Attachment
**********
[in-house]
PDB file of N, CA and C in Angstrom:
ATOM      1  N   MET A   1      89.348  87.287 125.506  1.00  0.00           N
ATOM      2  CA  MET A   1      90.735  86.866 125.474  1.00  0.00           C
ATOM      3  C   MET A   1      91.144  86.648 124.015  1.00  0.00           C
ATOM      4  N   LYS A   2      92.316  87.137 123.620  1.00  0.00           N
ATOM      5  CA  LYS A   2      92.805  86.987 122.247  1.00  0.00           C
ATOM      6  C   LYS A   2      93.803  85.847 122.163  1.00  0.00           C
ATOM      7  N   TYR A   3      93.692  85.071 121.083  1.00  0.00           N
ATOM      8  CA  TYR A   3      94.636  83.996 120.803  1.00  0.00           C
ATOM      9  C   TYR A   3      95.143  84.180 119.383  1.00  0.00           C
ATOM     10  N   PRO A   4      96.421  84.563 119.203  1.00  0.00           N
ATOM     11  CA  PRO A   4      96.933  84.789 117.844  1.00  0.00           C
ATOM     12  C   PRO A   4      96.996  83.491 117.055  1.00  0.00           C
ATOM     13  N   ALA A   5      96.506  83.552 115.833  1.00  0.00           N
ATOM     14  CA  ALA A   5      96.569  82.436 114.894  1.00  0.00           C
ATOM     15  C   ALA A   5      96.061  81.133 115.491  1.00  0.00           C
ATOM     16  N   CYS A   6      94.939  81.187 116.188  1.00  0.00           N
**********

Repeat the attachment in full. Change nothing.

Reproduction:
[in-house]
PDB file of N, CA and C in Angstrom:
ATOM      1  N   MET A   1      89.348  87.287 125.506  1.00  0.00           N
ATOM      2  CA  MET A   1      90.735  86.866 125.474  1.00  0.00           C
ATOM      3  C   MET A   1      91.144  86.648 124.015  1.00  0.00           C
ATOM      4  N   LYS A   2      92.316  87.137 123.620  1.00  0.00           N
ATOM      5  CA  LYS A   2      92.805  86.987 122.247  1.00  0.00           C
ATOM      6  C   LYS A   2      93.803  85.847 122.163  1.00  0.00           C
ATOM      7  N   TYR A   3      93.692  85.071 121.083  1.00  0.00           N
ATOM      8  CA  TYR A   3      94.636  83.996 120.803  1.00  0.00           C
ATOM      9  C   TYR A   3      95.143  84.180 119.383  1.00  0.00           C
ATOM     10  N   PRO A   4      96.421  84.563 119.203  1.00  0.00           N
ATOM     11  CA  PRO A   4      96.933  84.789 117.844  1.00  0.00           C
ATOM     12  C   PRO A   4      96.996  83.491 117.055  1.00  0.00           C
ATOM     13  N   ALA A   5      96.506  83.552 115.833  1.00  0.00           N
ATOM     14  CA  ALA A   5      96.569  82.436 114.894  1.00  0.00           C
ATOM     15  C   ALA A   5      96.061  81.133 115.491  1.00  0.00           C
ATOM     16  N   CYS A   6      94.939  81.187 116.188  1.00  0.00           N